Why People Matter

Thursday, December 30th, 2010

Why People Matter

Just in case you need to be reminded. . .


by Rick Maurer

These background notes are for the media (and others) interested in the people and productivity issues in times of chaotic change. – Rick Maurer

We are in a new era of work. People matter in ways that are unprecedented. Frederick Taylor’s approach – while still in practice – should have been long dead by now. Similarly, management by objectives (MBO) and other approaches that seek to control workers actually get in the way of good performance.

We live in an age where knowledge and commitment count. People need to be able and willing to turn on a dime. Productivity ideas from all levels of the organization are essential. And yet, many organizations still act as if MBO and Taylor were still the best approaches. These companies have it wrong.

Studies of executives indicate that resistance is the main reason why major changes fail. That soft, touchy-feely resistance is the culprit. Command and control approaches simply foster opposition. In other words, most resistance is deserved. Leaders bring it on themselves.

While people like me have argued this point for a long time, there has been little empirical data to support our thoughts. That has changed thanks to Jeffrey Pfeffer. A professor at Stanford’s Business School, he has pulled together solid studies that show that people matter to the bottom line.

Here is a review I wrote of his book, Review of The Human Equation: Building Profits By Putting People First. Jeffrey Pfeffer, Harvard Business School Press 1998. Cambridge.

The subtitle, Building Profits By Putting People First, is the key to this book. Pfeffer argues convincingly that attending to the human side of management is not soft, feel-good stuff, but can make a significant financial difference.

Pfeffer differs from most writers who promote-people-first thinking, in that he offers sound research results to back up his claims. For example:

One study showed a $41,000 increase in stock market value per employee.

Another showed a decrease in turnover of 7 percent and $27K more in sales per employee.

Productivity gains of 33 percent in auto assembly.

65 percent increase in operating profits in the apparel industry.

A study of IPOs (initial public offerings) showed a significant difference in the survival rates of those using these practices – a 42 percent higher survival rate among those that included all employees in financial rewards.

He offers seven criteria for high performance management systems:

  1. employment security
  2. selective hiring of new personnel
  3. self-managed teams and decentralization of decision making
  4. comparatively high compensation contingent on organizational performance
  5. extensive training
  6. reduced status distinction
  7. extensive sharing of financial and performance information throughout the organization

He describes ways in which organizations put these criteria into action.

(Since he cites research by many others, the studies listed above do not test specifically for his seven criteria. Nevertheless, I don’t believe he is stretching when he links these results to his model.)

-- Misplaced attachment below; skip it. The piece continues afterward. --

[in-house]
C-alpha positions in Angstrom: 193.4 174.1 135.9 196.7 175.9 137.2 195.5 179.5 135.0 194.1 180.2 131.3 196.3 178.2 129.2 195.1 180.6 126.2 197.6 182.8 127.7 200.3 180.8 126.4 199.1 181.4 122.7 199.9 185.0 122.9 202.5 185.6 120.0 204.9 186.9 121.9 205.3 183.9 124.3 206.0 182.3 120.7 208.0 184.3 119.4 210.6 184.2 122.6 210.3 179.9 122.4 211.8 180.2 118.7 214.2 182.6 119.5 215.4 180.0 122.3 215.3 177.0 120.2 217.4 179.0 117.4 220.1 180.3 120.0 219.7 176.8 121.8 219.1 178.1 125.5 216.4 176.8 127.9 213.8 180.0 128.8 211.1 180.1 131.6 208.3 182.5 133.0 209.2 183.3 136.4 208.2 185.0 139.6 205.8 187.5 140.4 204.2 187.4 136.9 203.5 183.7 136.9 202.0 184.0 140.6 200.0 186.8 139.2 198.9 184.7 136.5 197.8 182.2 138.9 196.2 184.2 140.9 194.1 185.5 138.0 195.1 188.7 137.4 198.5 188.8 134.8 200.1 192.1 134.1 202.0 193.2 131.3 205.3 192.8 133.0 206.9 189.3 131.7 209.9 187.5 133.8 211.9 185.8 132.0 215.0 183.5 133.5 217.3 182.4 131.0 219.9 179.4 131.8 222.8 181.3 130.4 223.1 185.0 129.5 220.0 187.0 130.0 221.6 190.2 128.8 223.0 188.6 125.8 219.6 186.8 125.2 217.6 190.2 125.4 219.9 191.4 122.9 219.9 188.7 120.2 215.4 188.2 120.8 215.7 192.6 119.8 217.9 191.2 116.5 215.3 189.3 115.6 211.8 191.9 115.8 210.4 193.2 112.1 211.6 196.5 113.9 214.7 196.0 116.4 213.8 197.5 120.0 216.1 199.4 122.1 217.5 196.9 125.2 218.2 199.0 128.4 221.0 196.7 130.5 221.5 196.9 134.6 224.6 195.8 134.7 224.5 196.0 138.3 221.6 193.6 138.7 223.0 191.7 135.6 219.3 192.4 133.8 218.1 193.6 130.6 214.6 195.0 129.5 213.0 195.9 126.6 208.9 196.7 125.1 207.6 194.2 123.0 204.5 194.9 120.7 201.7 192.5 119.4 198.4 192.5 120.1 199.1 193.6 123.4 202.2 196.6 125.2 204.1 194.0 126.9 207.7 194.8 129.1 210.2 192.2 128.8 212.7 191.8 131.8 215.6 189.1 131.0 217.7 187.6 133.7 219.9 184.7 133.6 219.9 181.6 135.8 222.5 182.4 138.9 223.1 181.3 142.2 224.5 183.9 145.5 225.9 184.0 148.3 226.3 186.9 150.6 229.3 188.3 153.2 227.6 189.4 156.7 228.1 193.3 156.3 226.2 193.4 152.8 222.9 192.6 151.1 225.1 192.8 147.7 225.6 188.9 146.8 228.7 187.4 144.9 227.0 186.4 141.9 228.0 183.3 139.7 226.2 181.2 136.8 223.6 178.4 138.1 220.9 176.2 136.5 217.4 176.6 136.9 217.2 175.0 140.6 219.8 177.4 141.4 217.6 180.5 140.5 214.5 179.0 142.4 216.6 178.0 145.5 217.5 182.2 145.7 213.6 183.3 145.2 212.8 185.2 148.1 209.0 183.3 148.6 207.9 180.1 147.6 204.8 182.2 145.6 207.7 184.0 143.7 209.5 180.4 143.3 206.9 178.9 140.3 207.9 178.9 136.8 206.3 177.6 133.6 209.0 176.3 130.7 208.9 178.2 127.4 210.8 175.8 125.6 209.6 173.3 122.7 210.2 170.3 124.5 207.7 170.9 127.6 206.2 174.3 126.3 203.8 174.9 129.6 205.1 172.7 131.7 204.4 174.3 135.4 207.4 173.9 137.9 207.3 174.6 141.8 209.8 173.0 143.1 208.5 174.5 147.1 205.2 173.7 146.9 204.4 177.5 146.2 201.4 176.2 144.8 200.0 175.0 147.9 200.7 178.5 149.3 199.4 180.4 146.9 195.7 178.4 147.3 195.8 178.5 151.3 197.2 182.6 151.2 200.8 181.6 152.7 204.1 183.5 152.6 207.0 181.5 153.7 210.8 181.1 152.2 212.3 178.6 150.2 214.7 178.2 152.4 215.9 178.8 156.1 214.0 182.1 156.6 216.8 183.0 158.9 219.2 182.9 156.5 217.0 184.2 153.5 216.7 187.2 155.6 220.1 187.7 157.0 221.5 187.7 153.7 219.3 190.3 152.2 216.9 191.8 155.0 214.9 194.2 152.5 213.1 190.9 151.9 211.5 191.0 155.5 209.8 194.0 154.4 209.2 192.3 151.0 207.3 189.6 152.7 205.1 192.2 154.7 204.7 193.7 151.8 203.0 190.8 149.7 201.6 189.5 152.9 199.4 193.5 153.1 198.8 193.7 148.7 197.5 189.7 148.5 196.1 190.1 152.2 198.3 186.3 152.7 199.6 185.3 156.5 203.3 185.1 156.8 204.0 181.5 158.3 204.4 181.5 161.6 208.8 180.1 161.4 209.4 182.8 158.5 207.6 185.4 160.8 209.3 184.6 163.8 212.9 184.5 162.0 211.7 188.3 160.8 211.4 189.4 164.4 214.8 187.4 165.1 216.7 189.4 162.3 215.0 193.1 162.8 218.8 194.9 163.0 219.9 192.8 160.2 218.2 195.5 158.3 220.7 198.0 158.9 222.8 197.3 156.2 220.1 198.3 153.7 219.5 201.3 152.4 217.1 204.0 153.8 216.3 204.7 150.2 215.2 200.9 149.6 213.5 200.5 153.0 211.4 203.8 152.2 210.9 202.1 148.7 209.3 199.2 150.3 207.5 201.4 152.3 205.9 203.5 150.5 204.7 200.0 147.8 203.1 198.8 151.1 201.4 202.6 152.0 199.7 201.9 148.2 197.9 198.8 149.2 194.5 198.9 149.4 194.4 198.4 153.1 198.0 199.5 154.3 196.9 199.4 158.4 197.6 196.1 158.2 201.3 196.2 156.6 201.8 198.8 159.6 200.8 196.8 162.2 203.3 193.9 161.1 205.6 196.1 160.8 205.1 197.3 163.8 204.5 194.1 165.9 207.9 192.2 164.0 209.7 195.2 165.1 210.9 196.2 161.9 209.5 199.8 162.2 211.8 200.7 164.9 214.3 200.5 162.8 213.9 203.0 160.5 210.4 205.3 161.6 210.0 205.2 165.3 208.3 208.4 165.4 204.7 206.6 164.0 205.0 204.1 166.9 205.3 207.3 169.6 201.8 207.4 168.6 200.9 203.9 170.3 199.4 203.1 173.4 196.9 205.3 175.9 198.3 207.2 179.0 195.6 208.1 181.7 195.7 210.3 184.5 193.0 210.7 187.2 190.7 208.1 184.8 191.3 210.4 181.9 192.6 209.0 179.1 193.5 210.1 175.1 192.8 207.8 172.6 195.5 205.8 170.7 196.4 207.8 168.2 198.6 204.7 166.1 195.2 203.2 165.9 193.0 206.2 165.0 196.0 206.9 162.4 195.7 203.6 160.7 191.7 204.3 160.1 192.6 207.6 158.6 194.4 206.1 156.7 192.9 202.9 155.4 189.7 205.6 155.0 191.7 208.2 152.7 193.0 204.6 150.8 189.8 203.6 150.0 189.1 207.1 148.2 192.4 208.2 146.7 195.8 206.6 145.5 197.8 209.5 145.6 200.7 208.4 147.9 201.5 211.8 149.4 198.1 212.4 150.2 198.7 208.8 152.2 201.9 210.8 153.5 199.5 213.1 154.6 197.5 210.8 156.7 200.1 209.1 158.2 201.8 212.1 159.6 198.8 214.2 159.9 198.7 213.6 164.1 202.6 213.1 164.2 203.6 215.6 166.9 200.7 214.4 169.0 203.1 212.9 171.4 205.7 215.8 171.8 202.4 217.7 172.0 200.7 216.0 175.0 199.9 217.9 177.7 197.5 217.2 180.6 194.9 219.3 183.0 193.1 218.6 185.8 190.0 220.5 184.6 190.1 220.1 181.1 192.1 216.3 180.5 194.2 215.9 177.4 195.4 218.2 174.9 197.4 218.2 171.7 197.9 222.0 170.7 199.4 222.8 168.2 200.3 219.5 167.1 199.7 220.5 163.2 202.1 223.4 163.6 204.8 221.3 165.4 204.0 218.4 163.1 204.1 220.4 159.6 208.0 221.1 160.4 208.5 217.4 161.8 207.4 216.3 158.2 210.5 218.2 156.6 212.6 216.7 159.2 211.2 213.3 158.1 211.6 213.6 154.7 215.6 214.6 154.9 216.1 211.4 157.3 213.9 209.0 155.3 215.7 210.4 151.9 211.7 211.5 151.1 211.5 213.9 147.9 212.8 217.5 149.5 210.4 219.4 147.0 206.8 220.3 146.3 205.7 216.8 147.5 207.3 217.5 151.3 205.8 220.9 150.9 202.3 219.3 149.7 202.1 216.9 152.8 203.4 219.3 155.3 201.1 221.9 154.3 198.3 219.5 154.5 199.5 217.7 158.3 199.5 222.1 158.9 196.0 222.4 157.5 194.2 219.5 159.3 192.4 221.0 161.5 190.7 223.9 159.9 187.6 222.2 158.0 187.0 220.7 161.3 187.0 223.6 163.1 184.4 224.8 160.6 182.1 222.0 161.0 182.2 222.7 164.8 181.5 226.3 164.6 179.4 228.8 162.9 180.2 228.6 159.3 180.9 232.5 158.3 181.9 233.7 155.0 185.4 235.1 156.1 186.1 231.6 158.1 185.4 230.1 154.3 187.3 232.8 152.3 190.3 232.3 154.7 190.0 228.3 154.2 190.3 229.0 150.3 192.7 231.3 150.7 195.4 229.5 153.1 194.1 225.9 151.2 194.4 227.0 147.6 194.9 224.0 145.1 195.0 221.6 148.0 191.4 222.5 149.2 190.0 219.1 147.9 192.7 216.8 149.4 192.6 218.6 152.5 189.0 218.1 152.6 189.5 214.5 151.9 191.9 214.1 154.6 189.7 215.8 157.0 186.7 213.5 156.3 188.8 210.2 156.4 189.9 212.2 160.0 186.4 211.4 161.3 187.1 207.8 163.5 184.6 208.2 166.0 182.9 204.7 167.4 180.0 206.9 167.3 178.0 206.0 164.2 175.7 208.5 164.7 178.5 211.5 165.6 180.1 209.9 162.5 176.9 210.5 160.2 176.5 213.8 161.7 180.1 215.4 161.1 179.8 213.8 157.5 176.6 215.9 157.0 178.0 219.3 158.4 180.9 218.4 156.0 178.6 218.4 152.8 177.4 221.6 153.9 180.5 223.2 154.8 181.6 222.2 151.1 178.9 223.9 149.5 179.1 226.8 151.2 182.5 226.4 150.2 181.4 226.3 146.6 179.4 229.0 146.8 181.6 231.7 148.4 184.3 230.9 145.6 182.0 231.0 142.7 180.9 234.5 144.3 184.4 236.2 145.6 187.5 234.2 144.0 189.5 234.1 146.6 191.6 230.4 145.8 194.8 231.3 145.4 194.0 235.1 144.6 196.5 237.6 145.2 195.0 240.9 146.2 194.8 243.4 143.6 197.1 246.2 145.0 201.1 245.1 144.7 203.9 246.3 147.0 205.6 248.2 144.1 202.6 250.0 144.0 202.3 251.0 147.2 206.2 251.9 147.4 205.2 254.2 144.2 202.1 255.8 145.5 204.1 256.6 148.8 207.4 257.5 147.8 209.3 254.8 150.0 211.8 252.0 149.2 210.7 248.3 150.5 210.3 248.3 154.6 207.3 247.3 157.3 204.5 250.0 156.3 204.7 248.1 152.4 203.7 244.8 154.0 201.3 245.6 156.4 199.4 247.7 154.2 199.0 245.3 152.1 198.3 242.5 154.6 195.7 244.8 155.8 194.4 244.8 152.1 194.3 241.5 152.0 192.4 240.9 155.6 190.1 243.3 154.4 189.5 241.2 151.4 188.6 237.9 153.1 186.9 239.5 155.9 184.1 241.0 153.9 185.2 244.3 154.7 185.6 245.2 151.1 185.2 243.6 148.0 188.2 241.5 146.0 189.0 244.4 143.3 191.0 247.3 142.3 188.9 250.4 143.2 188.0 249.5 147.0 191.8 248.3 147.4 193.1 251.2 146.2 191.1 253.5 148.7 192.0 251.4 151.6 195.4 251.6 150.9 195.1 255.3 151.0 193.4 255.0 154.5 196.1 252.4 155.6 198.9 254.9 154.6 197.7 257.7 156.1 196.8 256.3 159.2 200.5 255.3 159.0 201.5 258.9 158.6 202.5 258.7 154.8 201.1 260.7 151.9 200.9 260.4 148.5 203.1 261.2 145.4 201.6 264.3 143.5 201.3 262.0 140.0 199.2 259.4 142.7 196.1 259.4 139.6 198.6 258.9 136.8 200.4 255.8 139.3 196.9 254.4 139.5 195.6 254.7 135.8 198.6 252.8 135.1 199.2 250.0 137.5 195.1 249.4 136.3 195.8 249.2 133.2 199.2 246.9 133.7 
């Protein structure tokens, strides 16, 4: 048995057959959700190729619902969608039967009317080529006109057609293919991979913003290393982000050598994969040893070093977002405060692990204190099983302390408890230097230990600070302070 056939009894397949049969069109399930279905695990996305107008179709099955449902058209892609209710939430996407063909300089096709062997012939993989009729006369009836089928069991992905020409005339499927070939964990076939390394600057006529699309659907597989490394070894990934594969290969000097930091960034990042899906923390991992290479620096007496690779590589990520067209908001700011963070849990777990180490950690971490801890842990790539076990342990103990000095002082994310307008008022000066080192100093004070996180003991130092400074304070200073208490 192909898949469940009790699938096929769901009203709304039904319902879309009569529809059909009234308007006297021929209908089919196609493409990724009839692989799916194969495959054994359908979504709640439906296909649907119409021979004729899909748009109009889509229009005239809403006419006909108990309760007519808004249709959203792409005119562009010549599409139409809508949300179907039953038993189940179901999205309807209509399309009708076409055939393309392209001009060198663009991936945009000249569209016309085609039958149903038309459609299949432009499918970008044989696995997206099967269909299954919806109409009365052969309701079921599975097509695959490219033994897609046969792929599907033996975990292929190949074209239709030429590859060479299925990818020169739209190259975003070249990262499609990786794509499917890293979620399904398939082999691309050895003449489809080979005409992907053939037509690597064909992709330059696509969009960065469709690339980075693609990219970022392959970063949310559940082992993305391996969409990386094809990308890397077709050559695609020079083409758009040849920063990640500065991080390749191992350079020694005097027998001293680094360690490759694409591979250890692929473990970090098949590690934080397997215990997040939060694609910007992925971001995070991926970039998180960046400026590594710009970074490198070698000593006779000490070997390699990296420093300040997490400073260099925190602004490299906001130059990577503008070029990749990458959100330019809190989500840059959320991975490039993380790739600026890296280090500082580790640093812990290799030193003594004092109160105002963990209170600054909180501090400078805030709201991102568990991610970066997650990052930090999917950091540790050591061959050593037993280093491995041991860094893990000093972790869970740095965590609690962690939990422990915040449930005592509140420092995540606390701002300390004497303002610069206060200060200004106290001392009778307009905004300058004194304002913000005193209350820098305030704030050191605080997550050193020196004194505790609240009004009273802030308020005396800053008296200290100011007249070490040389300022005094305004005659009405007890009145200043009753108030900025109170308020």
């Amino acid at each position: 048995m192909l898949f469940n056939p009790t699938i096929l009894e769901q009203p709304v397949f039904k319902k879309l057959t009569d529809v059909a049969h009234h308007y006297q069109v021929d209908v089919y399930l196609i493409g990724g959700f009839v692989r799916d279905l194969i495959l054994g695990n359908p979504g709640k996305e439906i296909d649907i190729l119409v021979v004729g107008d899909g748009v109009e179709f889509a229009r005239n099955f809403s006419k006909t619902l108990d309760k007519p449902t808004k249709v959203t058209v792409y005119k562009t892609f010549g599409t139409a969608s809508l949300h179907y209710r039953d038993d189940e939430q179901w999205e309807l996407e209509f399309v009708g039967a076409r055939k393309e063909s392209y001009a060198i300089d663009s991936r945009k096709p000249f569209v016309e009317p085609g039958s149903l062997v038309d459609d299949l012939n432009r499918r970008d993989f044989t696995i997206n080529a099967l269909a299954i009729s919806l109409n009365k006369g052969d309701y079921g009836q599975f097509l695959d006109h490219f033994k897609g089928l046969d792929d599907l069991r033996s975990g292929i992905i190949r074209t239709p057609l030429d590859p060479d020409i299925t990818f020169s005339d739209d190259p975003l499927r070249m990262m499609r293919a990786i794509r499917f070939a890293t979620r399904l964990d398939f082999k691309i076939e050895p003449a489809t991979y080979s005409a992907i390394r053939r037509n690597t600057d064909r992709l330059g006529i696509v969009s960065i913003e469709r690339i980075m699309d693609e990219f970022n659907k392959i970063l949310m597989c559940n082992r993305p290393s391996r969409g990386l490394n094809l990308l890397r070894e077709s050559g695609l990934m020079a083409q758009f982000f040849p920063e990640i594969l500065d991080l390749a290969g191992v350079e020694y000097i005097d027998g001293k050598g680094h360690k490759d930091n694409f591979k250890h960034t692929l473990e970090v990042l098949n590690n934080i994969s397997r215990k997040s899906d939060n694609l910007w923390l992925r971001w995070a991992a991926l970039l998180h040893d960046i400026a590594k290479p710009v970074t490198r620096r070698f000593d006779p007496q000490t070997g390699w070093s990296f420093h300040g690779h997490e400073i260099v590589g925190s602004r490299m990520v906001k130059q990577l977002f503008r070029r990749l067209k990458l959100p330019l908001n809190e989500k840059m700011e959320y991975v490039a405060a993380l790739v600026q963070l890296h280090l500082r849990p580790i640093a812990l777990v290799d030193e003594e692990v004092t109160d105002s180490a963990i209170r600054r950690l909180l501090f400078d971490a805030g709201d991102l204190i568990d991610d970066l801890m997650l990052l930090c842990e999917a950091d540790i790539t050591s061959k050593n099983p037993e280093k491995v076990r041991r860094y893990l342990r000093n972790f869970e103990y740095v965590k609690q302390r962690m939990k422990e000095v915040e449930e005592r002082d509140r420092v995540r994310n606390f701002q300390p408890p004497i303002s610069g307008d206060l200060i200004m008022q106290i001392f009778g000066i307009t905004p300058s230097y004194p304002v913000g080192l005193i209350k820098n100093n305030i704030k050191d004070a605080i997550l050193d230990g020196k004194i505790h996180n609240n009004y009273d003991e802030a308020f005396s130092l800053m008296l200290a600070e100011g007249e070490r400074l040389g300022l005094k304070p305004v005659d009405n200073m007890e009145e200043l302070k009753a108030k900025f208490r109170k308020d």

Sadly, he finds that organizations are actually moving away from these high performance practices. (A recent article in the Salt Lake City Tribune by Matt Witt included examples that support Pfeffer’s fear. A “team concept” approach to management at UPS was stopped at employees’ insistence. In a recent vote at Saturn, 34 percent voted to end the experiment in union-management cooperation, up from just 13 percent in an earlier vote.)

Pfeffer demonstrates why conventional wisdom on management practices such as downsizing is not all that wise. His arguments are not new. Alan Downs wrote a scathing book, Corporate Executions, (AMACOM 1996) that cited many examples of why downsizing fails. Wayne Cascio wrote a small book for the US Department of Labor, Responsible Restructuring, that makes the same argument. Building on the work of Downs and Cascio, I wrote Alternatives to Downsizing (available from www.beyondresistance.com). But, since none of these previous works seems to have had much influence, I am glad to see someone carrying the torch against downsizing once again.

Most provocative in The Human Equation is his assertion that the common belief among managers about the negative effects of unions is wrong. “Absolutely no evidence exists that unions adversely affect productivity, the rate of technical innovation, the competitiveness of companies or industries on a worldwide basis, or, except under conditions of high economic concentration, firm profitability.” In some industries, unions actually increase productivity. Of course, Pfeffer backs up his statements with the research.

Another balloon he pierces: pay should be as low as possible. He differentiates between labor costs and labor rates. The first measures the balance sheet line item of costs. The other looks at the return on pay. By paying a premium, productivity and customer service rise. Here’s one example: NUMMI pays auto workers a premium of about ten percent, but their productivity is 50 percent above the industry norm.

I highly recommend Pfeffer’s book for anyone who wants to embrace the dilemma of how to increase financial performance while keeping concern for people high. (You can contact Jeffrey Pfeffer directly at: Pfeffer_Jeffrey@gsb.stanford.edu)